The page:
You could find yourself in a fast moving truck. Or you could find yourself advancing on an enemy in the battlefield. Or you could find yourself married to a gorgeous woman. Or you could find yourself saying, “How did I get here?”
One of the great puzzles of science and philosophy in this age is the nature of free will. Do we have free will? Is it just an illusion? Is it somewhere in between?
In philosophy at least, it is frequently considered that we can have will that is not free. Philosophers typically debate if free will exists, but virtually everyone considers it to exist in some form. The snag is often annoying things like determinisms ranging from causality to biology. Philosophers remain divided about the meanings of these determinisms.
The Philosopher David Hume considered free will to be the power of acting or of not acting. In this sense, he considered free will to be a goal-oriented process.
Thomas Aquinas expanded upon this framework to include choice with the ability to choose between what may be worth pursuing and what may not be. His philosophy didn’t equate good with morally good. Freedom is than the ability to choose a means to an end. One problem with this method is that it ignores compulsive passions that severely limit one’s ability to choose rationally.
Theorists have not neglected the impact of passions on will. One of the solutions that they have come up with is that agents will freely only in the absence of external manipulation bypassing their rational controls. This introduces another anomaly to the logic, as it would not permit a “natural saint” freedom since he or she would not have the ability to choose a more selfish course of action.
Harry Frankfort invented an original solution to this matter. He defined free will as the ability to reflect on our desires and beliefs. I may want to eat a cake (first-order desire), but I may not want to get fat (second-order desire). In this view free will is dependent on the second-order desire. Frankfort is explicit that morals need not be connected to high-order desires, he considers it to be chiefly first-order.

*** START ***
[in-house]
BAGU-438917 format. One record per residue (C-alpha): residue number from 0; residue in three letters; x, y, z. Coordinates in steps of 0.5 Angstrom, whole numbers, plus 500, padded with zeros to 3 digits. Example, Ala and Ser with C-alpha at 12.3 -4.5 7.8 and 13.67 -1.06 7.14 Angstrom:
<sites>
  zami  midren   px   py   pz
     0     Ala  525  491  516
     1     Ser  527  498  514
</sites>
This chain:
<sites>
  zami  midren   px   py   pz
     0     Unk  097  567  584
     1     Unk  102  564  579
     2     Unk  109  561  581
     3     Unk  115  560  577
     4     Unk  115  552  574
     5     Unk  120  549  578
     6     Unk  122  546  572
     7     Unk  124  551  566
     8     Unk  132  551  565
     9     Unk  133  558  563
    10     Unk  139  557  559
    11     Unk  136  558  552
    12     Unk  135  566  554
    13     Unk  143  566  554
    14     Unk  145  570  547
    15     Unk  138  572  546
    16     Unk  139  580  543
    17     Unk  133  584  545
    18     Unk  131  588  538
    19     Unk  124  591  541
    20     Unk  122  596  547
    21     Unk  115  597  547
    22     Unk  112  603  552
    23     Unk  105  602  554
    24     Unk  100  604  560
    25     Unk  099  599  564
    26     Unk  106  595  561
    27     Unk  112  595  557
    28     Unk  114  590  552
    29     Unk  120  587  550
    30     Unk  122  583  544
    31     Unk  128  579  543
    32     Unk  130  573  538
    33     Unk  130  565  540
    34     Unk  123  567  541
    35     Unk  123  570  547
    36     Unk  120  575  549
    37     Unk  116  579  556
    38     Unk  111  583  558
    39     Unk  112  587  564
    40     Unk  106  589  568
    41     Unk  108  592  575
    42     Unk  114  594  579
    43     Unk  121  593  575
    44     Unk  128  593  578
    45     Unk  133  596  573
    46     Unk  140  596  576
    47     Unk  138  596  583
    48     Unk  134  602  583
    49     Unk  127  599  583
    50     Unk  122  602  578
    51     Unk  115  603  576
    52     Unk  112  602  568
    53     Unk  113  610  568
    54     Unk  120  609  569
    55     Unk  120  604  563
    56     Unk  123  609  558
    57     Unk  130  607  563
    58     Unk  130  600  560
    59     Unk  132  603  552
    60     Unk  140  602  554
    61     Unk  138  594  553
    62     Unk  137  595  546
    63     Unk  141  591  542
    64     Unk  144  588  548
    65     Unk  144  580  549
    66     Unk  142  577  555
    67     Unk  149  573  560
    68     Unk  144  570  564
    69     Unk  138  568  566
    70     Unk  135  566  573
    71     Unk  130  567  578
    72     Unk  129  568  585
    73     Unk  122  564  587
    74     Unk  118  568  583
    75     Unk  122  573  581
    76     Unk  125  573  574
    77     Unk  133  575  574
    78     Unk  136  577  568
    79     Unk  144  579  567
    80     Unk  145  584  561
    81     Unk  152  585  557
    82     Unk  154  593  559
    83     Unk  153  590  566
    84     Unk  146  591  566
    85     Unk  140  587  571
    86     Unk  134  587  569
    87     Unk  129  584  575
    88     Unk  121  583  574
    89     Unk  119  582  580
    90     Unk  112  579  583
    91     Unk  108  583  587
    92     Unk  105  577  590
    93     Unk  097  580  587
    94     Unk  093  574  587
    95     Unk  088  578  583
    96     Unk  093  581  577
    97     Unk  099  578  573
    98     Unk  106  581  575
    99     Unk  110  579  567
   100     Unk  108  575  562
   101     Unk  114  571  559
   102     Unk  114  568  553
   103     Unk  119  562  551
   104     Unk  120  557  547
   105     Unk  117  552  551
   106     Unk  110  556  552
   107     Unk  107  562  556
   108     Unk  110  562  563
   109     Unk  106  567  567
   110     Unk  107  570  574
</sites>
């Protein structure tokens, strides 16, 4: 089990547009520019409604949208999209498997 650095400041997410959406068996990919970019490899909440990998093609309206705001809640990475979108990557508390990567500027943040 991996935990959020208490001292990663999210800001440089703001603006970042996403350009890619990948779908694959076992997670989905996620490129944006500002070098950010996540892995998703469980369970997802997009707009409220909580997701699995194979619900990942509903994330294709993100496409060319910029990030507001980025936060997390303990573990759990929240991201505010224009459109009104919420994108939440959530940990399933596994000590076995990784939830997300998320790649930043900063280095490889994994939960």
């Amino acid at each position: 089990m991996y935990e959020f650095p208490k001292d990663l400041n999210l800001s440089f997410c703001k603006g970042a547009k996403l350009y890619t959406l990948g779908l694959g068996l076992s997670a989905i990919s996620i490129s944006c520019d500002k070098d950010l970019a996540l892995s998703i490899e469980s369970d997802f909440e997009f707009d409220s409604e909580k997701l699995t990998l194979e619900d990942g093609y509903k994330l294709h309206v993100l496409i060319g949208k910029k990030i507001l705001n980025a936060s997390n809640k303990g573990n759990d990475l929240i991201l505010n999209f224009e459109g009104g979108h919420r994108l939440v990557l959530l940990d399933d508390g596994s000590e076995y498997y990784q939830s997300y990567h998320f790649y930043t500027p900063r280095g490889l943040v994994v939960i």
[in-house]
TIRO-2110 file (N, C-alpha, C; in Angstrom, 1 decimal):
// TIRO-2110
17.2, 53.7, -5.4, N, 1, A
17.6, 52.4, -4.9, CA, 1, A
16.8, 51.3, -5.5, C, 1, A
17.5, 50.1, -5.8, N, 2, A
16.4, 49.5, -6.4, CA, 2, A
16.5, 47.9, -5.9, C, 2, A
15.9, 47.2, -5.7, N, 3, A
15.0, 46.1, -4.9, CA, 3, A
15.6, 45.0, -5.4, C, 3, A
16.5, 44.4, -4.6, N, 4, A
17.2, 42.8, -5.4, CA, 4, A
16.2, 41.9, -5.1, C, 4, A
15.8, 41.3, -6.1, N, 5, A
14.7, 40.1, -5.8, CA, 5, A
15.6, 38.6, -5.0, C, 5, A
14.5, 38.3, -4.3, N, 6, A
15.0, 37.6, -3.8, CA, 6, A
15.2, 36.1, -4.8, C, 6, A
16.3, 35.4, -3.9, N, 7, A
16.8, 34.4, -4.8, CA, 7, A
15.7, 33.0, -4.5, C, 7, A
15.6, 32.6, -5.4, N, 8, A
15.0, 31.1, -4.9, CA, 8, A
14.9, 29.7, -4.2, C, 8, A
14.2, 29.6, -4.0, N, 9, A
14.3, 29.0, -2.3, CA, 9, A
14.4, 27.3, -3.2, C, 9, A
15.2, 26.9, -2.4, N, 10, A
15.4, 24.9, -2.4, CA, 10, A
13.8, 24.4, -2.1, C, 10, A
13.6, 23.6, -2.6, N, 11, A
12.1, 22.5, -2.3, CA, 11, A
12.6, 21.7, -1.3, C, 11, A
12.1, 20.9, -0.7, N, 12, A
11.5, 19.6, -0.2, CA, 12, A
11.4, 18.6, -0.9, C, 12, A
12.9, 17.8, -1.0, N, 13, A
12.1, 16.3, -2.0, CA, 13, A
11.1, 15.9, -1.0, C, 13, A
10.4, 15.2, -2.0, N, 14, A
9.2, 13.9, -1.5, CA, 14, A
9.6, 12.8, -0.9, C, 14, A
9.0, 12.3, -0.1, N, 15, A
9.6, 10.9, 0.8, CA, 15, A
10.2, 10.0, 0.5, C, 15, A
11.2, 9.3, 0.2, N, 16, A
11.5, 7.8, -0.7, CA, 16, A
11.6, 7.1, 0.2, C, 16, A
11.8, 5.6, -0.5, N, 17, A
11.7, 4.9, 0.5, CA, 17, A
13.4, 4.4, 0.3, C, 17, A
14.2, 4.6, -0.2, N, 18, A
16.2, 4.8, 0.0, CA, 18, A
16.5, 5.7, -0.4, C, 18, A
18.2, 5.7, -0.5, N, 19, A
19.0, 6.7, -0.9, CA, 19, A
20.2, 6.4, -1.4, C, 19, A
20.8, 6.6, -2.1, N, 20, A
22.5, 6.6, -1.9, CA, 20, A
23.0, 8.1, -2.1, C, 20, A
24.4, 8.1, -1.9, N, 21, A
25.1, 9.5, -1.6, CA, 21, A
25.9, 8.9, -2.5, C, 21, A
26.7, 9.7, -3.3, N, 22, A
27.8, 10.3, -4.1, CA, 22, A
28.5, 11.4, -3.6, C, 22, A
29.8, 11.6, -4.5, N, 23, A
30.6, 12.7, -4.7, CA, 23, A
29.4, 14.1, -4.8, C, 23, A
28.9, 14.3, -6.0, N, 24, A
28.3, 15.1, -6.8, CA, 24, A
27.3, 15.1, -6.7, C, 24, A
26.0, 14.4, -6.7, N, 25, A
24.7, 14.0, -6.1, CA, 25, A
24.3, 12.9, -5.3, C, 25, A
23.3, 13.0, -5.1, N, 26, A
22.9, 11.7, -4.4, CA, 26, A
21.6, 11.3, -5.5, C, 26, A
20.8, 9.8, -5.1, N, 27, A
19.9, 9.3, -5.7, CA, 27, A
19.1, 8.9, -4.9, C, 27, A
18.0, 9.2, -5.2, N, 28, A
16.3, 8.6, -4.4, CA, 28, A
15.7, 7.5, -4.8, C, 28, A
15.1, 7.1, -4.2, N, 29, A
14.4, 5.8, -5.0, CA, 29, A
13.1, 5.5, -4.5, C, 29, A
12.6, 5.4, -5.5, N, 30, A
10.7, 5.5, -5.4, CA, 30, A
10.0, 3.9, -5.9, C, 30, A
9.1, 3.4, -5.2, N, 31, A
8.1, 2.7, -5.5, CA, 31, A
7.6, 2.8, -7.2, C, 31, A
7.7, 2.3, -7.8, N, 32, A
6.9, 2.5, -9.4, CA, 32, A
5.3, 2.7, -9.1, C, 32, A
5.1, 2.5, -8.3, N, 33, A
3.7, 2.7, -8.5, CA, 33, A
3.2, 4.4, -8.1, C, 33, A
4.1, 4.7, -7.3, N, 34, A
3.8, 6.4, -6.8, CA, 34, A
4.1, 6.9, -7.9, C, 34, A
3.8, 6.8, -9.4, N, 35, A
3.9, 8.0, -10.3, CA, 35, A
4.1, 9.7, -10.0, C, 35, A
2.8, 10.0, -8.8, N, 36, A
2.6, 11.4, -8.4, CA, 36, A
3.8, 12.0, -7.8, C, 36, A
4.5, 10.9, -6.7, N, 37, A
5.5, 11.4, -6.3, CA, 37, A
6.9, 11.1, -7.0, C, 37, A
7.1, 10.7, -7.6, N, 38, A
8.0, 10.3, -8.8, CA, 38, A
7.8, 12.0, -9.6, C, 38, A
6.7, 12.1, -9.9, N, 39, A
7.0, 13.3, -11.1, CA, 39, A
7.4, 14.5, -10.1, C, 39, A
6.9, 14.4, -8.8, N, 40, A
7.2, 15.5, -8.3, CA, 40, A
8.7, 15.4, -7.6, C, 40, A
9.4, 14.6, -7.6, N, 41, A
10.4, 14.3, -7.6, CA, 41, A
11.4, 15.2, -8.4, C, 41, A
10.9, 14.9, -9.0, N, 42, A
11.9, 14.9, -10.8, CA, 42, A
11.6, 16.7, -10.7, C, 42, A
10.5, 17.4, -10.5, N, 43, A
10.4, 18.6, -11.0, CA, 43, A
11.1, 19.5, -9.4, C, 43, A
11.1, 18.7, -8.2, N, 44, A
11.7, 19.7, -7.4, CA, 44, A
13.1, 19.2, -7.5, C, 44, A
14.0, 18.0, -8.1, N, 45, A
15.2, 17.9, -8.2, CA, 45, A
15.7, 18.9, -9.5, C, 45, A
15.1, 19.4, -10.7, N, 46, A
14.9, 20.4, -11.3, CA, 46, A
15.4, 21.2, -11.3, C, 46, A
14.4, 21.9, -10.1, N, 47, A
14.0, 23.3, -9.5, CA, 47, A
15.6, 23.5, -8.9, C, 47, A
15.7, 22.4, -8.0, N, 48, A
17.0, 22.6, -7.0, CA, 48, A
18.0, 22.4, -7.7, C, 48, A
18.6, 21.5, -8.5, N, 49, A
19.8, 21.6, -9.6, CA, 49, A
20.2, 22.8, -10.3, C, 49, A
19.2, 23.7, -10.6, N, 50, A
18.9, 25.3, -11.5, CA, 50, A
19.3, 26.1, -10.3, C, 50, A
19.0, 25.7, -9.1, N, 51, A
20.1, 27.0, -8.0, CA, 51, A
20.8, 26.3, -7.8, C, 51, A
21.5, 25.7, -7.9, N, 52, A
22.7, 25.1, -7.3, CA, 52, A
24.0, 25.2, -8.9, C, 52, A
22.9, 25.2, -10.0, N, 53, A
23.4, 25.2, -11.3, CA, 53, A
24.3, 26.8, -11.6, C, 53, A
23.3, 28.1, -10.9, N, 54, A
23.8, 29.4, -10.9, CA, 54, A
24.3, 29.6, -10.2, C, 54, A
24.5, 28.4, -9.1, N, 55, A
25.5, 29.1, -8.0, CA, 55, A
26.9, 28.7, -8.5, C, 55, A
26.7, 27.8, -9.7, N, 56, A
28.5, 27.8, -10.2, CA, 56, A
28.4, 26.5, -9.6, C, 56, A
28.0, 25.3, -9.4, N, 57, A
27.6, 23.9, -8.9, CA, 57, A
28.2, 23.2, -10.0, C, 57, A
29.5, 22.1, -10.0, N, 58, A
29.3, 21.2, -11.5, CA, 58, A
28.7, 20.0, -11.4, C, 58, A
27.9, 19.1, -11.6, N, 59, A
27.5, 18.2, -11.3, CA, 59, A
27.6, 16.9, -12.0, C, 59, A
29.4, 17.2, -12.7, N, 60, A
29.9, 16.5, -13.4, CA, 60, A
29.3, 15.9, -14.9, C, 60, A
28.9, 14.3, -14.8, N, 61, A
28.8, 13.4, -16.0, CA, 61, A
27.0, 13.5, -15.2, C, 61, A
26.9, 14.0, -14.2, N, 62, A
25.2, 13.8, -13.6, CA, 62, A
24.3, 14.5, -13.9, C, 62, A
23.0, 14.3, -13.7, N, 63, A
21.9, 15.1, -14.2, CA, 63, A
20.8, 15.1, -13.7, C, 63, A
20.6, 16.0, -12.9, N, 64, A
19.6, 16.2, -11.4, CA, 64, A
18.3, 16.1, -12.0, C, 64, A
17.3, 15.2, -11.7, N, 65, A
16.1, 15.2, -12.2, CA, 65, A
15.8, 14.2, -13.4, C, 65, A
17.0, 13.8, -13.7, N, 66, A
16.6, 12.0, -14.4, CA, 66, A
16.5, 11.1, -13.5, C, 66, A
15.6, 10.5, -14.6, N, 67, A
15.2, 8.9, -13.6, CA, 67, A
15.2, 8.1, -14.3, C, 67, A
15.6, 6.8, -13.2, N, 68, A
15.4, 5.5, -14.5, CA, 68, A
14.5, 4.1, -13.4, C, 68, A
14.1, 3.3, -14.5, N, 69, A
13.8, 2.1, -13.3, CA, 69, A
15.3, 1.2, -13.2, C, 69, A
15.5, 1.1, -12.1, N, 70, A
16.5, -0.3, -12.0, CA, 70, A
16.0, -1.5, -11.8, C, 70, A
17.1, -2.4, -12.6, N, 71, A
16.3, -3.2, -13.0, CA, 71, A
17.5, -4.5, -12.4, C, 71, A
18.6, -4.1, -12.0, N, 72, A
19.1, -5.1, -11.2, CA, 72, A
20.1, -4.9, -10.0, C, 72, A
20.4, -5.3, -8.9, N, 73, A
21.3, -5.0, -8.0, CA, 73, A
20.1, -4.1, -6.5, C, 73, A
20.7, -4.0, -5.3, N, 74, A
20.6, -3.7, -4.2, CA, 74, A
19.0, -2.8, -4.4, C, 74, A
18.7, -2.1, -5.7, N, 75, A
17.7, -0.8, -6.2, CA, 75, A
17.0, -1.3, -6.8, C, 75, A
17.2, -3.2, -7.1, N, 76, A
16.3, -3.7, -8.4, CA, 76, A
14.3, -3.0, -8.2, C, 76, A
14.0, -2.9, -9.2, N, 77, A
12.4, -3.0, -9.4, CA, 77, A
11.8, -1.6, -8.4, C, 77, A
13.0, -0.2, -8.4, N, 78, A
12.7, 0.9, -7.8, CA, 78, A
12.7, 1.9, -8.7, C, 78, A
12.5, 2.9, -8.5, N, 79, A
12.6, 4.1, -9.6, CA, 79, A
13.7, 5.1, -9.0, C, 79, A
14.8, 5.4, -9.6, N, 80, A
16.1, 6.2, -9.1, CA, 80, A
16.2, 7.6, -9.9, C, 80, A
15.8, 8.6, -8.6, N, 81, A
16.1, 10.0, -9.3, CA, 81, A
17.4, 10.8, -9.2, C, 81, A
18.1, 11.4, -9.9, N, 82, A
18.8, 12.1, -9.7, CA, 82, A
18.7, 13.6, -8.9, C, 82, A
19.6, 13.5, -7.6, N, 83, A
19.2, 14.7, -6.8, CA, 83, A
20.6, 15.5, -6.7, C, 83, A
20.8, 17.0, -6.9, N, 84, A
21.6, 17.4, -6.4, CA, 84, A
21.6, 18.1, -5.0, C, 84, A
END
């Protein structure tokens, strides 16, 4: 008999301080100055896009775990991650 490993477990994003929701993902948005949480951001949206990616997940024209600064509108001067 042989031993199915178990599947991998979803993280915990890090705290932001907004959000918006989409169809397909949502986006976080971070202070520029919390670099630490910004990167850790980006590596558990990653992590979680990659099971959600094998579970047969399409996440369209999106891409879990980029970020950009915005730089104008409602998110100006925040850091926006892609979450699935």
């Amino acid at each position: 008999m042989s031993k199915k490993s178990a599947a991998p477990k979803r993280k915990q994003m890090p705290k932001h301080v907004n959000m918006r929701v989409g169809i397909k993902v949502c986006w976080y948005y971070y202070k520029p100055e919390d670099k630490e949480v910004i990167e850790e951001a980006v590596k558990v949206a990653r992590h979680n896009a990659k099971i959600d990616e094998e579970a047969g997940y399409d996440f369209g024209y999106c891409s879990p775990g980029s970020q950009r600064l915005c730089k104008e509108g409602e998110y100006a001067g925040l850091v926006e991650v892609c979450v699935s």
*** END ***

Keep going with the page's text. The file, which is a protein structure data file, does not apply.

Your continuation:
In another camp of philosophy, perhaps more in sync with science; free will is considered to be subject to natural laws.
John Martin Fischer breaks it down into two mechanisms, guidance and regulative. An individual exerts guidance control over their actions as long as it is weakly reason responsive. This exists if there is sufficient reason for the agent to have another possible course of action. Regulative guidance is the ability of the agent to choose a different course of action in the actual circumstance.
Many do not agree with this premise, and assert that beliefs, desires, and other forces can casually affect the act of will itself. The metaphysical nature of this depth is debatable, but usually breaks into three divisions. The first one is that we control our will simply because it is our will. Proponents of the event-casual system say that we are still subject to determinate natural laws, requiring will to be deterministic and subject to the laws of probability. Finally there is the belief that the agent produces his own choices or actions, and that it can’t be further reduced. In that respect, we can’t choose our actions any more than say a falling stone.
In this view science would agree in some form. In the 1970’s Benjamin Libet of the University of California discovered that the brain signals actions before the person involved becomes aware of it. Using an electroencephalogram and timing subjects response times to an action, he found that the conscious brain is lagging the unconscious brain in commanding an action. This experiment has been reproduced over the years and verified. Dr. Libet himself considers free will to be limited and subject to our ability to veto actions already in our mental pipeline.
In the end asking about if you can make free decisions may be the wrong question. A better question would be why you made the decision.New York TimesStanford Encyclopedia of Philosophy